Just as smell is the principal means by which dogs and many other animals perceive their surroundings, sight is the primary information channel in humans. We are capable of visual sensitivity and discrimination at least as impressive as the olfactory abilities of the bloodhound. For example, we are able to discriminate among faces. Careful observers can distinguish among tens or even hundreds of thousands of different faces; and the “Identikit,” widely used by Interpol and by police forces in the West generally, is capable of reconstructing more than ten billion different faces. The survival value of such an ability, particularly for our ancestors, is quite clear.


Yet consider how incapable we are of describing verbally faces that we are perfectly capable of recognizing. Witnesses commonly exhibit a total failure in verbal description of an individual previously encountered, but high accuracy in recognizing the same individual when seen again. And while cases of mistaken identity have certainly occurred, courts of law seem willing to admit the testimony of any adult witness on questions of facial recognition. Consider how easily we can pick, from a vast crowd of faces, a “celebrity”; or how in a dense non-ordered list our own name leaps out at us.

Human beings and other animals have very sophisticated high-data-rate perceptual and cognitive abilities that simply bypass the verbal and analytic consciousness that so many of us regard as all of us there is. This other kind of knowing, our nonverbal perceptions and cognitions, is often described as “intuitive.” The word does not mean “innate.” No one is born with a repertoire of faces implanted in his brain. The word conveys, I think, a diffuse annoyance at our inability to understand how we come by such knowledge. But intuitive knowledge has an extremely long evolutionary history; if we consider the information contained in the genetic material, it goes back to the origin of life.


The other of our two modes of knowing-the one that in the West expresses irritation about the existence of intuitive knowledge-is a quite recent evolutionary accretion. Rational thinking that is fully verbal (involving complete sentences, say) is probably only tens or hundreds of thousands of years old. There are many people who are, in their conscious lives, almost entirely rational, and many who are almost entirely intuitive. Each group, with very little appreciation of the reciprocal value of these two kinds of cognitive ability, derides the other: “muddled” and “amoral” are typical adjectives used in the more polite of such exchanges.

Why should we have two different, accurate and complementary modes of thinking which are so poorly integrated with each other?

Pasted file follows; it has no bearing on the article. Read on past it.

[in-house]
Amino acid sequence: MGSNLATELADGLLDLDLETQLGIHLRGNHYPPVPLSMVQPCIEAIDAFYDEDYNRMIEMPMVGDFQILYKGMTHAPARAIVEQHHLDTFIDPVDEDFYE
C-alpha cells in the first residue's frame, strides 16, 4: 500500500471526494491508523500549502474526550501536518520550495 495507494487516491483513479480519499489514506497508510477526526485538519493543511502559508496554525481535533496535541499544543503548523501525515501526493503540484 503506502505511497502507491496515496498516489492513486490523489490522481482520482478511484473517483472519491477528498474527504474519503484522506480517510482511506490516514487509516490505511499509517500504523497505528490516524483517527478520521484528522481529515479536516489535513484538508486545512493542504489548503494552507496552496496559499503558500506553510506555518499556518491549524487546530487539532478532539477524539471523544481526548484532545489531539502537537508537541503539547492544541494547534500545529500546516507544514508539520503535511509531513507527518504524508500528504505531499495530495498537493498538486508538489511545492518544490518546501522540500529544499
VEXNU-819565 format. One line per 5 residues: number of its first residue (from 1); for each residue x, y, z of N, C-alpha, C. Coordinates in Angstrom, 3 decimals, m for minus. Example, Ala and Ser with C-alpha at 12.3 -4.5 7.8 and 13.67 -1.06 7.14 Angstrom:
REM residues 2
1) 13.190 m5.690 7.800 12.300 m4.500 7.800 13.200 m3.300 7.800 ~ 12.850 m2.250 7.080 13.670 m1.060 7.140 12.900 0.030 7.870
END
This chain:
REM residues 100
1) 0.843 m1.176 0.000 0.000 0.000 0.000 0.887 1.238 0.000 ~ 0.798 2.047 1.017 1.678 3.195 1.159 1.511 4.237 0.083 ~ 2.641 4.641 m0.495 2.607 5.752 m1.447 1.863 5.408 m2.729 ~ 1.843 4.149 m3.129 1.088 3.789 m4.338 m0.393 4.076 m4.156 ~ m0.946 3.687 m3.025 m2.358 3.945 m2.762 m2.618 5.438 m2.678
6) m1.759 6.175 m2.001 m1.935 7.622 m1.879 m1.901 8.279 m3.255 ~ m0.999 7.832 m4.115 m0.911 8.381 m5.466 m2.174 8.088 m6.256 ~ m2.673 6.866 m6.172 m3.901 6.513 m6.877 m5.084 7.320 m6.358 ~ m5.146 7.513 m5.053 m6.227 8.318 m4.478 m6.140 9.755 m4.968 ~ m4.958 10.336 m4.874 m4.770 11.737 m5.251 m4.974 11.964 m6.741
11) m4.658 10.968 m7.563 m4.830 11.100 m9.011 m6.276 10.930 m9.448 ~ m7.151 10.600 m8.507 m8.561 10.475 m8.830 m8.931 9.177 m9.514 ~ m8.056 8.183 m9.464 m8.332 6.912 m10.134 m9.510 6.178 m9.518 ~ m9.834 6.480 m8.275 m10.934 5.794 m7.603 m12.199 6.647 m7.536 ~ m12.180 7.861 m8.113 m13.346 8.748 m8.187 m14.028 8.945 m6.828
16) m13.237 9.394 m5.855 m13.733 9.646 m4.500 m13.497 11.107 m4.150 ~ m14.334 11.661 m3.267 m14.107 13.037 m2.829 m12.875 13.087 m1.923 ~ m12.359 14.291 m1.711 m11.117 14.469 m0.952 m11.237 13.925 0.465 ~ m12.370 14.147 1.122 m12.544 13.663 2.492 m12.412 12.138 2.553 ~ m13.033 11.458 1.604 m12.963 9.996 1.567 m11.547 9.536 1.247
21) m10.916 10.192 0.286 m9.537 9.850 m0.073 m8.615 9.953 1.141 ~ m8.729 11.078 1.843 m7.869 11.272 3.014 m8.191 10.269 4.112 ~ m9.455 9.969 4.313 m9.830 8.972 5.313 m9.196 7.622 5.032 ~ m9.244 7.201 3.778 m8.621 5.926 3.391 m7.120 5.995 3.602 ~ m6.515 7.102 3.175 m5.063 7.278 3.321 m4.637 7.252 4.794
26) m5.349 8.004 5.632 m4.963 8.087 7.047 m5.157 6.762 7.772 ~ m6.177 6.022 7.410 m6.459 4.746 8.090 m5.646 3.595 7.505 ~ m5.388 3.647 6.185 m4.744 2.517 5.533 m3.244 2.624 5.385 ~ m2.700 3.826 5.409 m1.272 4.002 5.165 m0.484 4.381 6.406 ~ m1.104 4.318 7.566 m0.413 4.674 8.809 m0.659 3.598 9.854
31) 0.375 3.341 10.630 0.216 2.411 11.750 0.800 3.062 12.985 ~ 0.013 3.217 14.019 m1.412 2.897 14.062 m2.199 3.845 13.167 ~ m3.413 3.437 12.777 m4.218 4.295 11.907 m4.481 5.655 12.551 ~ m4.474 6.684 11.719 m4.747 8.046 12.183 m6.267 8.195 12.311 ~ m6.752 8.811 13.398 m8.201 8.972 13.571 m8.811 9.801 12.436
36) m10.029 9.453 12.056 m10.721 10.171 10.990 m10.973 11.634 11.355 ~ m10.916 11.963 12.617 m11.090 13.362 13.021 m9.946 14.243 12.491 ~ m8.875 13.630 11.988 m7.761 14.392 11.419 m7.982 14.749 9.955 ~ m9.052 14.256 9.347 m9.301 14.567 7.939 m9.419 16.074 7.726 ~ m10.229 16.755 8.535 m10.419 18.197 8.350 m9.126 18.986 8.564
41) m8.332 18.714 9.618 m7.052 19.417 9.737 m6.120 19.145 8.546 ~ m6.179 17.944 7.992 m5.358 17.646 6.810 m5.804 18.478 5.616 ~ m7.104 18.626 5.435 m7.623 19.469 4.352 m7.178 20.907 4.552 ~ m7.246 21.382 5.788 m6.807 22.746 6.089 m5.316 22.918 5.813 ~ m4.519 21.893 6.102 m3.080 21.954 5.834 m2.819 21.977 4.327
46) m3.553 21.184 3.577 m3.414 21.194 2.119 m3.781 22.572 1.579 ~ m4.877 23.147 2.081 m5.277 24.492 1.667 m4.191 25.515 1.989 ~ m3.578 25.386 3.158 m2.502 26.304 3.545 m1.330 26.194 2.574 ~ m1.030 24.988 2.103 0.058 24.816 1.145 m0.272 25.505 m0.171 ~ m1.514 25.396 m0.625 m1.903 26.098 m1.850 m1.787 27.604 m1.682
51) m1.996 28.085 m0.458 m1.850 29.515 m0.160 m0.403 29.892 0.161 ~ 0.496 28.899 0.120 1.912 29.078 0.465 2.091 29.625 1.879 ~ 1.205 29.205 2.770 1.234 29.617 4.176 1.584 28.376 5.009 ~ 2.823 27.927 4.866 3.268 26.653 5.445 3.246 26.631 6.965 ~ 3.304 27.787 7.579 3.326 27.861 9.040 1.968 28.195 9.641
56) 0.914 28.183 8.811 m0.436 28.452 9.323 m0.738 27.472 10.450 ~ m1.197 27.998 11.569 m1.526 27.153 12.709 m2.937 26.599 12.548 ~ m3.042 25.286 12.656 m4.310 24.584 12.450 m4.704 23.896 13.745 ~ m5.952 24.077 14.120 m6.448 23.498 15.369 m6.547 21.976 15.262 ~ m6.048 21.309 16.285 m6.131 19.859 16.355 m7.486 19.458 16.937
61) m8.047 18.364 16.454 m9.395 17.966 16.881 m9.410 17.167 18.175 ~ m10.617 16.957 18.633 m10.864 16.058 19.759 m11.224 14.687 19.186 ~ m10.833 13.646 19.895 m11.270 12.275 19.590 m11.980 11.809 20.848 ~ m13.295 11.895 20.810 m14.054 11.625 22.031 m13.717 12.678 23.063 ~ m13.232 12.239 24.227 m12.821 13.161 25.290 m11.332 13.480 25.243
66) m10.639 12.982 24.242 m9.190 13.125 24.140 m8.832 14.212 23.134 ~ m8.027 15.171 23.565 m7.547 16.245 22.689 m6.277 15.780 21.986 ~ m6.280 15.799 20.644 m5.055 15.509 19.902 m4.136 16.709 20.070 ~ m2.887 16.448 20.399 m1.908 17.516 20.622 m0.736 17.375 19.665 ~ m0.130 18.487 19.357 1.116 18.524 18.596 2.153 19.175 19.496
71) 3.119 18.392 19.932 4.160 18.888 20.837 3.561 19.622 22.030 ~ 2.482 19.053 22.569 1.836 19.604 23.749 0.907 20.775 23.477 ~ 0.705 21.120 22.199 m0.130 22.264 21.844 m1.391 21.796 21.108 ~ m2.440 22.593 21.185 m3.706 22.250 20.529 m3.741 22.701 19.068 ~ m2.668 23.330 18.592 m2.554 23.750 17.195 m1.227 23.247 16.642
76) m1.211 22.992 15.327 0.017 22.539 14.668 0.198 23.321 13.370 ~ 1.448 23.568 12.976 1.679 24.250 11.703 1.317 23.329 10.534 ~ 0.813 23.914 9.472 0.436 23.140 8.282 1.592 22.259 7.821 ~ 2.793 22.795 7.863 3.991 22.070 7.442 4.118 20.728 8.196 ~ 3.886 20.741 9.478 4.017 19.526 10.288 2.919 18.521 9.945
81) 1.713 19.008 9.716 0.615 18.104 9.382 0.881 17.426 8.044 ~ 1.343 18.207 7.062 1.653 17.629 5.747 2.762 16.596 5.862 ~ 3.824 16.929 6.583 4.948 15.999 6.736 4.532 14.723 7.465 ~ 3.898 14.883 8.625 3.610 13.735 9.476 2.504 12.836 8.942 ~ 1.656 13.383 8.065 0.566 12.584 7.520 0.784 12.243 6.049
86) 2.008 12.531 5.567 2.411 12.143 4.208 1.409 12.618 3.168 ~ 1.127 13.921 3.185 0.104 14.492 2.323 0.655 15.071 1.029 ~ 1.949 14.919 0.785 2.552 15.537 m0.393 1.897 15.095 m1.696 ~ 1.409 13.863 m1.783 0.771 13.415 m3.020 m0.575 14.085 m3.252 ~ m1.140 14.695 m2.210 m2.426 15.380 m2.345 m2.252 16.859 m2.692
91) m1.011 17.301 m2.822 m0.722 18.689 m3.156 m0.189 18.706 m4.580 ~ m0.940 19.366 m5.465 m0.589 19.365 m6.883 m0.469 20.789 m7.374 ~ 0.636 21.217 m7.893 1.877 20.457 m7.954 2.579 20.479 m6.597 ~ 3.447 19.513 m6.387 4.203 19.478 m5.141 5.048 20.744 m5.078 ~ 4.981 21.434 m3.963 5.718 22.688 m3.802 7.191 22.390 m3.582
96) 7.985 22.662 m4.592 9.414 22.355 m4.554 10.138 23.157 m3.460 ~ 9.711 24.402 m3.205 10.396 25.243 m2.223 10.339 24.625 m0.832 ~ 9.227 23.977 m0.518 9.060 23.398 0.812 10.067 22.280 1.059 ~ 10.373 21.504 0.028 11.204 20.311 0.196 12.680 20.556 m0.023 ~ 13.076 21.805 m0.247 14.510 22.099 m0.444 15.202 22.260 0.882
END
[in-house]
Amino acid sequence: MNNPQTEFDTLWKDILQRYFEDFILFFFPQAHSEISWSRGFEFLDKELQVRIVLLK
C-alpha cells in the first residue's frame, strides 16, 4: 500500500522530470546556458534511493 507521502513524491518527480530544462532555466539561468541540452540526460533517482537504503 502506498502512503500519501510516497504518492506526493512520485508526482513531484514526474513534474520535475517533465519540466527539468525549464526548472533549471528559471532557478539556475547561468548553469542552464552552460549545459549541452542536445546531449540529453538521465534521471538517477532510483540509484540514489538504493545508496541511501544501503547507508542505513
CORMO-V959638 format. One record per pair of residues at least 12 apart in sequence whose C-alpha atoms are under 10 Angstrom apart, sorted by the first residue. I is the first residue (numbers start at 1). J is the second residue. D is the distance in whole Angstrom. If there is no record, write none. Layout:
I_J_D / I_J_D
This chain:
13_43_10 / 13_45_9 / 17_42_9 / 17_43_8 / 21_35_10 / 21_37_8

The first evidence that these two modes of thinking are localized in the cerebral cortex has come from the study of brain lesions. Accidents or strokes in the temporal or parietal lobes of the left hemisphere of the neocortex characteristically result in impairment of the ability to read, write, speak and do arithmetic. Comparable lesions in the right hemisphere lead to impairment of three-dimensional vision, pattern recognition, musical ability and holistic reasoning.


Facial recognition resides preferentially in the right hemisphere, and those who “never forget a face” are performing pattern recognition on the right side. Injuries to the right parietal lobe, in fact, sometimes results in the inability of a patient to recognize his own face in a mirror or photograph. Such observations strongly suggest that those functions we describe as “rational” live mainly in the left hemisphere, and those we consider “intuitive,” mainly in the right.

The most significant recent experiments along these lines have been performed by Roger Sperry and his collaborators at the California Institute of Technology. In an attempt to treat severe cases of grand mal epilepsy, where patients suffer from virtually continuous seizures (as frequent as twice an hour, forever), they cut the corpus callosum, the main bundle of neural fibers connecting the left and right hemispheres of the neocortex (see the figure on page 167).


The operation was an effort to prevent a kind of neuroelectrical storm in one hemisphere from propagating, far from its focus, into the other. The hope was that at least one of the two postoperative hemispheres would be unaffected by subsequent seizures. The unexpected and welcome result was that the frequency and intensity of the seizures declined dramatically in both hemispheres-as if there had previously been a positive feedback, with the epileptic electrical activity in each hemisphere stimulating the other through the corpus callosum.